why-support-a-missionaryWhy should you support a missionary? Why should you suffer financially to make a monthly commit- ment to a specific missionary family, to support them over the years?

First of all, Jesus commands all of us to “go and make disciples of all the nations.” (Matthew 28:19) If you financially support a missionary, you are enabling that missionary to preach the gospel to the unsaved in foreign lands, and that evangelism is attributed to you and counted as what you are doing for the Lord. There are many people who want to preach the gospel to the nations but don’t have the financial backing to do so because we as Americans love to live in luxury and in self-indulgence. (James 5:5)

Secondly, what we do with our finances reflects what we value. Let’s get our finances in order so that we can give more to the work of the Lord, to work that matters for eternity. If God were to look at your checkbook (or credit card bill), He would instantly see where your heart is. But of course God knows where your heart is already.

Thirdly, do you realize that you have a direct impact for Christ through the lives of those missionaries, and that you are rewarded for eternity for giving to them? Paul says that you participate in the gospel when you do that. (II Corinthians 9:13) Lay up for yourselves treasures in heaven, where moth and rust do not destroy. (Matthew 6:20)

But the most important reason to support a missionary is for prayer. Yes, prayer. You heard that right. When you personally suffer financially to support a missionary every month, you have a personal stake in what happens in that missionary’s life. When my life is directly connected to a missionary, I’m more likely to pray. I don’t want my family to suffer financially if that missionary is not accomplishing anything for the Lord. If I fail to pray for that missionary family, they will be much less effective. When I pray fervently, God promises to answer. (James 5:16)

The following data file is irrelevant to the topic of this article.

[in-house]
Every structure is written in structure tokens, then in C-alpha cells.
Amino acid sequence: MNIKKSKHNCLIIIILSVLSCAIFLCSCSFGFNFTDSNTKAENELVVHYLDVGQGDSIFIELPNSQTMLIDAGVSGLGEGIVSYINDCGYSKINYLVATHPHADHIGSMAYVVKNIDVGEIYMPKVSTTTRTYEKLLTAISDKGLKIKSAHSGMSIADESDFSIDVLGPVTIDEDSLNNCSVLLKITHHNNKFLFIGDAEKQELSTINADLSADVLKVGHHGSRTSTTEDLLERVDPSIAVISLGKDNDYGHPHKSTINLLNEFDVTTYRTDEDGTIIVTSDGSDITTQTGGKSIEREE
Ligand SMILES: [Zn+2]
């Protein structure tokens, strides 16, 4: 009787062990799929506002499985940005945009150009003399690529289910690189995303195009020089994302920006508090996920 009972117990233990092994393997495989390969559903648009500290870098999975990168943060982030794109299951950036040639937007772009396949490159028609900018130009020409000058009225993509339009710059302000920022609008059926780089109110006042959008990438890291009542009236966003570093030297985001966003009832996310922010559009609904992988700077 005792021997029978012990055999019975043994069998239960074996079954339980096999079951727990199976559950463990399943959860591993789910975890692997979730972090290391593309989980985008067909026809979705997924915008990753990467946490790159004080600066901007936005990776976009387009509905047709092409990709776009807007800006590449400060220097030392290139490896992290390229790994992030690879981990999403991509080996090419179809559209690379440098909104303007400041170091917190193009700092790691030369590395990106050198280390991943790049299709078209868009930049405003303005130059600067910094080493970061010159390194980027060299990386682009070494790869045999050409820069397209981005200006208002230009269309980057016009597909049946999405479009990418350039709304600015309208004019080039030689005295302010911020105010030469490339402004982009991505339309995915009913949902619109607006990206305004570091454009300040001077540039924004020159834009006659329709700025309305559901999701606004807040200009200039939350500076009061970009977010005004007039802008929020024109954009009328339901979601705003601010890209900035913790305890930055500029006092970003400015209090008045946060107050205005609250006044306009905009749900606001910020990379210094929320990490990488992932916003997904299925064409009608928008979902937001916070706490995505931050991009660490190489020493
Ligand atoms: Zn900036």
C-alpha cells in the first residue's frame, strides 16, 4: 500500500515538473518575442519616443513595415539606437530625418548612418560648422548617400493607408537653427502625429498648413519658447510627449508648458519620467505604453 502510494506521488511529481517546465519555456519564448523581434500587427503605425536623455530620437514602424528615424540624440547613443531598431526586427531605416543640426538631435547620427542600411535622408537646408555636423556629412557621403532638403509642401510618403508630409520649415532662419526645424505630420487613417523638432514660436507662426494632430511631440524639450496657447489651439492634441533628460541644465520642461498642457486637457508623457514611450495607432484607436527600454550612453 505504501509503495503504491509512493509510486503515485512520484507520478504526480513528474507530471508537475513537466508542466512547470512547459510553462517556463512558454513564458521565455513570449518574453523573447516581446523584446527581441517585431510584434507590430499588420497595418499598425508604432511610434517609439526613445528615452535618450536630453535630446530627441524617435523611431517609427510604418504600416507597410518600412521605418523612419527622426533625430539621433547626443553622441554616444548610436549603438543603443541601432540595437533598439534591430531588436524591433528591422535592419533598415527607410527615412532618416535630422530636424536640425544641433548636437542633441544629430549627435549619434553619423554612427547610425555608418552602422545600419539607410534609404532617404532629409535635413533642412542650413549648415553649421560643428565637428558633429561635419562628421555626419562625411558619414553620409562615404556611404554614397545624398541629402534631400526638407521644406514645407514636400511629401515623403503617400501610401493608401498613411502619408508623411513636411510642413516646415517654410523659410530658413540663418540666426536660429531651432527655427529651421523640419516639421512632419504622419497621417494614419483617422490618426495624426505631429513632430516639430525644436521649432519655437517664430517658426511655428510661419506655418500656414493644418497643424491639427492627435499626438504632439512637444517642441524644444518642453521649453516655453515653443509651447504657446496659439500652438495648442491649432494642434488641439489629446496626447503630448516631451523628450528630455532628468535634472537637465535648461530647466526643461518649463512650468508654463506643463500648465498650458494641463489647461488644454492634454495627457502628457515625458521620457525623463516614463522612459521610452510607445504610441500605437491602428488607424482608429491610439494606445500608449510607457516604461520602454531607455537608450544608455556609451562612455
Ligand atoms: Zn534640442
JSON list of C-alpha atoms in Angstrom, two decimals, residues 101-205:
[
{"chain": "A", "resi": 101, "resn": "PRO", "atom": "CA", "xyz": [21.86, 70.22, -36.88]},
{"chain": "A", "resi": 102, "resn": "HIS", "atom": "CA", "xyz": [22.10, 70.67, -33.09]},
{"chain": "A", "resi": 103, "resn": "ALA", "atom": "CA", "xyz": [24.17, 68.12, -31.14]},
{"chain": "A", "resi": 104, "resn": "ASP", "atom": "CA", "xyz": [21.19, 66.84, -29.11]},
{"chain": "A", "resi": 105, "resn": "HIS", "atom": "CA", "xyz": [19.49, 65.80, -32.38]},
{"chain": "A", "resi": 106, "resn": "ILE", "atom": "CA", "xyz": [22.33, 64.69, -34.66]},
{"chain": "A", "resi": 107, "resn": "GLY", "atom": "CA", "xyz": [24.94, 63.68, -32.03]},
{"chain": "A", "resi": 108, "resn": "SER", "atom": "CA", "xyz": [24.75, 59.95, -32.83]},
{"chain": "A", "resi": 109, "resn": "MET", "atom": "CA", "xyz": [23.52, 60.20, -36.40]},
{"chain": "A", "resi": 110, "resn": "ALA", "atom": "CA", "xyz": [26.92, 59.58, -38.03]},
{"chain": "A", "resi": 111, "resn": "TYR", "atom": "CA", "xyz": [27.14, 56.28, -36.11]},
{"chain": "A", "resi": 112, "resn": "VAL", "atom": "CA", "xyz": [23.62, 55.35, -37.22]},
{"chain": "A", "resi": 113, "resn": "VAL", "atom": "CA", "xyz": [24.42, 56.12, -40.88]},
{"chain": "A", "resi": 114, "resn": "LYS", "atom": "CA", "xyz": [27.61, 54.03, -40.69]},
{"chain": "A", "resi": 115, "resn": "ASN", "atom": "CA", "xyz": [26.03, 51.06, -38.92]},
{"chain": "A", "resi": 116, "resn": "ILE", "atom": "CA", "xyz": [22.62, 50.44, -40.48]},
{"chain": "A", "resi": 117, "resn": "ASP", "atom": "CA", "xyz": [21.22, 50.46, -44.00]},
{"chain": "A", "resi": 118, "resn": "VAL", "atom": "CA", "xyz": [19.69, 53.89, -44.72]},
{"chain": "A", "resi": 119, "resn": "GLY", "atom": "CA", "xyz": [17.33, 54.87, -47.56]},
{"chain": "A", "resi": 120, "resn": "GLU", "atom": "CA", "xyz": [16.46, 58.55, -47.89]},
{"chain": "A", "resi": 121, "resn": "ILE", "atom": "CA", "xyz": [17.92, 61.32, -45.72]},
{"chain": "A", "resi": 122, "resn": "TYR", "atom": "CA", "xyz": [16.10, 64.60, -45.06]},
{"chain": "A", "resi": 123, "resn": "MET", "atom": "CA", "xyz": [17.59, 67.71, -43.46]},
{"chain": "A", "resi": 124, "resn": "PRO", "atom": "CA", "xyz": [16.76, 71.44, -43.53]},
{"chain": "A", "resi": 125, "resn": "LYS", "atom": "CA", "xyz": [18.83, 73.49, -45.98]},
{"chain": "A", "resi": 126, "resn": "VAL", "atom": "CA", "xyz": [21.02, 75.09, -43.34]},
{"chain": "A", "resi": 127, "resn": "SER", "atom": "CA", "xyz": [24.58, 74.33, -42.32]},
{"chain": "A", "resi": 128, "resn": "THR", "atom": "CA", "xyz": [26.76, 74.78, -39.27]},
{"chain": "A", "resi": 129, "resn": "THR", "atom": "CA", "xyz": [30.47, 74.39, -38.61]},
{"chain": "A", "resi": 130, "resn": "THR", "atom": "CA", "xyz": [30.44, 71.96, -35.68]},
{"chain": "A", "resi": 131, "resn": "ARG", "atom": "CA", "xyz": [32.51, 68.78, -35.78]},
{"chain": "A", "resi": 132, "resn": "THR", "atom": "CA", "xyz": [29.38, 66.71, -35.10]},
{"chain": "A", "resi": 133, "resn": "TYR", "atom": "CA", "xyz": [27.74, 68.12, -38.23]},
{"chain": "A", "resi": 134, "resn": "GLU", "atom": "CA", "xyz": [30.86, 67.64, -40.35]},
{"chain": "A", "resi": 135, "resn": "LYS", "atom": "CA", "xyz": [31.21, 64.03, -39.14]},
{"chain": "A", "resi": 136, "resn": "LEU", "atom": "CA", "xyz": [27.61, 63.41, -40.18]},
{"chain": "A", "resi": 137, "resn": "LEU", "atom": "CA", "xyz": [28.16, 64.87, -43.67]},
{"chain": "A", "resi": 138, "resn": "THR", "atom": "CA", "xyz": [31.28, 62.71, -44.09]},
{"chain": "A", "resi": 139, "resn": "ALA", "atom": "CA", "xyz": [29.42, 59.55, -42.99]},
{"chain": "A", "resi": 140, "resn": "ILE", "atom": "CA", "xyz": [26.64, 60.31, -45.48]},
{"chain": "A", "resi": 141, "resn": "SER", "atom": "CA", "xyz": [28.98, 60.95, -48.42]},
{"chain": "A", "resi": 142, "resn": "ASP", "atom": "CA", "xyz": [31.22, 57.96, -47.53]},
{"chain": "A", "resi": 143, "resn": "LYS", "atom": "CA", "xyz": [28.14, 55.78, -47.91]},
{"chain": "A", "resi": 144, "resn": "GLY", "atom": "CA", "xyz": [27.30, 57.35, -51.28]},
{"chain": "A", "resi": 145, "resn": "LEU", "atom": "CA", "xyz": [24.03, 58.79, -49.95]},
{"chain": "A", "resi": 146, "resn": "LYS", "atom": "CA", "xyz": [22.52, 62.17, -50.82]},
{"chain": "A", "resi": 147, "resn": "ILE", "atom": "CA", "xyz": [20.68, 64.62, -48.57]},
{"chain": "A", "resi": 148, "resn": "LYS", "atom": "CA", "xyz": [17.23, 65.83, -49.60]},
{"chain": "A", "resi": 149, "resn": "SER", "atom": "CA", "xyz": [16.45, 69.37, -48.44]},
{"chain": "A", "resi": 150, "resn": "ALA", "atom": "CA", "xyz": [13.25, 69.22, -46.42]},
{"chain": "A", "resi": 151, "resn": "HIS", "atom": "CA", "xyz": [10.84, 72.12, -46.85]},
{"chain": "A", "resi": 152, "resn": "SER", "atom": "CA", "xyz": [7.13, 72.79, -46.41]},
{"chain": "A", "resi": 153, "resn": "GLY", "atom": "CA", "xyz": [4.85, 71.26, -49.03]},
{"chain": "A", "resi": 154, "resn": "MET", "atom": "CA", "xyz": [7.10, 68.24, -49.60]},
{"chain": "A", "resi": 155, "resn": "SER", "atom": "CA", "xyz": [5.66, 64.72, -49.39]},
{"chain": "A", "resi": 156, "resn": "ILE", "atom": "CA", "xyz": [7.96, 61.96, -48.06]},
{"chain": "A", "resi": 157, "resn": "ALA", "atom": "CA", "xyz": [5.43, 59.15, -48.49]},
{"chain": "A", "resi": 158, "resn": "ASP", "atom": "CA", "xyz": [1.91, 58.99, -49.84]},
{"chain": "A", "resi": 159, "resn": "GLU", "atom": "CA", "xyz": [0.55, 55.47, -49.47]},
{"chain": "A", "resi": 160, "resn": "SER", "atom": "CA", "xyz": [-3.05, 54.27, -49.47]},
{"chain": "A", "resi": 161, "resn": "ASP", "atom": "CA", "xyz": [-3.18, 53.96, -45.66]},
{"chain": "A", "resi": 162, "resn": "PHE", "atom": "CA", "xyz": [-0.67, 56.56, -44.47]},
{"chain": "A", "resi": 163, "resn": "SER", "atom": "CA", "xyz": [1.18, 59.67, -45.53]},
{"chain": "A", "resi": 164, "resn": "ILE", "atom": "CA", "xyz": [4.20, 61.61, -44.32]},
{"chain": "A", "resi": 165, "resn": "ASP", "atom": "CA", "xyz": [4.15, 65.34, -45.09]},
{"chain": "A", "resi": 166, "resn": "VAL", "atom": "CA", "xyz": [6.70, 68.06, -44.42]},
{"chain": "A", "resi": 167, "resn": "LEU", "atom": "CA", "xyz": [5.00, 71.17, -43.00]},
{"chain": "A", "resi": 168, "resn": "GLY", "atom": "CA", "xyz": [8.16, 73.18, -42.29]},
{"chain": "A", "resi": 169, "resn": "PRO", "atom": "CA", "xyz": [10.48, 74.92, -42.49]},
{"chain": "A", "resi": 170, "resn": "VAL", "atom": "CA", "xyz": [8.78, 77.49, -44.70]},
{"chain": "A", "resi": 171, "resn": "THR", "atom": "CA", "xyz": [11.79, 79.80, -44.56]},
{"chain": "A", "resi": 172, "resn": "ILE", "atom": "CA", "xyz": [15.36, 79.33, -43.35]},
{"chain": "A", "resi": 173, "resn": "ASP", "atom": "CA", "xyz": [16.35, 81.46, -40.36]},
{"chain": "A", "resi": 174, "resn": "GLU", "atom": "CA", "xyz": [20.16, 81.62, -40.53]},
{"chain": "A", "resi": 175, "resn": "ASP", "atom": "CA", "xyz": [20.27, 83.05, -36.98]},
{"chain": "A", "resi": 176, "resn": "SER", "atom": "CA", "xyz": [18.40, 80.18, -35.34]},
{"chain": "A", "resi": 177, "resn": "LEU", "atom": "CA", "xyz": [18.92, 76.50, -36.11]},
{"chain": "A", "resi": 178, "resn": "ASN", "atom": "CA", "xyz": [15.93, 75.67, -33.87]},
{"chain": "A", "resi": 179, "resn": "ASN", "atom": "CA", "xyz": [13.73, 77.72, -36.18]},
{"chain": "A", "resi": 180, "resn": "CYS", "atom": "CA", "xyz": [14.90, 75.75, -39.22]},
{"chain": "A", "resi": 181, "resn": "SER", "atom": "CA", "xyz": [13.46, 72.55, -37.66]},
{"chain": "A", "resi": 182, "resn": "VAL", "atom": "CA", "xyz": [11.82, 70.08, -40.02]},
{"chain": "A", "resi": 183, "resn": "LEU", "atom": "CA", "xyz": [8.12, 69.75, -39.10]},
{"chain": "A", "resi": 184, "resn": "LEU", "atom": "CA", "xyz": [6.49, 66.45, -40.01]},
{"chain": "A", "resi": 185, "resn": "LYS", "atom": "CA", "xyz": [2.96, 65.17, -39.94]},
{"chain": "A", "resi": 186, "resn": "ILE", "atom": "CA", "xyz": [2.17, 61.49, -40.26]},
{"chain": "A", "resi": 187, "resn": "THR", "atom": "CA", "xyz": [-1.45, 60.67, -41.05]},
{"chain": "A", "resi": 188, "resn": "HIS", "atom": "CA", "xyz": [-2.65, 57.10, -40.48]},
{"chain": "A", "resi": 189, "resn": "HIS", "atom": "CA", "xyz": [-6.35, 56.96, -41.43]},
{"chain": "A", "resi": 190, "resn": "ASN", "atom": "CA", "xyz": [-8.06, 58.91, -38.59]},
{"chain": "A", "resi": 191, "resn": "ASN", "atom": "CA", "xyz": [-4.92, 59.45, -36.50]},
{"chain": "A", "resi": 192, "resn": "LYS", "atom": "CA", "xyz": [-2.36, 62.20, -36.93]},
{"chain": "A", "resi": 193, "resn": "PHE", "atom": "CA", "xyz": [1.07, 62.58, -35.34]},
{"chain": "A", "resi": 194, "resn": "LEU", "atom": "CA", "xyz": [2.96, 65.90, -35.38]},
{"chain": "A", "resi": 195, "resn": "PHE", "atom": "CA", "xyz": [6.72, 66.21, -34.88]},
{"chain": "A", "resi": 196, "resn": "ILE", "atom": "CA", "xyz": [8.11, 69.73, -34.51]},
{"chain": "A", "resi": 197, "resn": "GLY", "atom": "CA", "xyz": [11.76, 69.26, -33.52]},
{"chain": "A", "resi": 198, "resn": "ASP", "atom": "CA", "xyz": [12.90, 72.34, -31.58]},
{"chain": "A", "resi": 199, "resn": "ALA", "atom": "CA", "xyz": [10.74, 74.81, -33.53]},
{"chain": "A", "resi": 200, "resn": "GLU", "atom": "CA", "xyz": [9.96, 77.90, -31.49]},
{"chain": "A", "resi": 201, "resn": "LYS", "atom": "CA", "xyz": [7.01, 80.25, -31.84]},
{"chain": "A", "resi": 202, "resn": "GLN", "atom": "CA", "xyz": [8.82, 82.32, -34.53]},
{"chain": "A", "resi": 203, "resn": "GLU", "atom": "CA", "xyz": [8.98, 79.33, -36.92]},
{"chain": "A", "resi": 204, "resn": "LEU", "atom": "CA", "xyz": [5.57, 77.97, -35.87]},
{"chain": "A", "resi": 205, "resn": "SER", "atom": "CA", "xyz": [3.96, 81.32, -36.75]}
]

When missionaries go overseas and do not have prayer cover, this is worse than not having enough food to eat. Pastors and missionaries are attacked more spiritually because when they fall, many people fall. Please pray for your missionaries daily. If you don’t, who will? And the lukewarm prayers of the people whose lives aren’t as invested in the outcome aren’t as effective as the prayers of those who financially hurt each month to put food on the table for a missionary to be able to serve the Lord full time. For this reason my husband and I feel strongly about supporting missionaries, and we will continue to support missionaries each month. My heart is interwoven with their ministries.

I found a list of missionaries who translate the Bible into foreign languages of people groups who don’t have the Bible in their language. Here is the list: Wycliffe Bible Translators. Having grown up as a missionary kid, I can personally attest to the trustworthiness of this mission. What is more important than saving lost souls while delivering the Bible in their language for the first time, so that they can grow spiritually?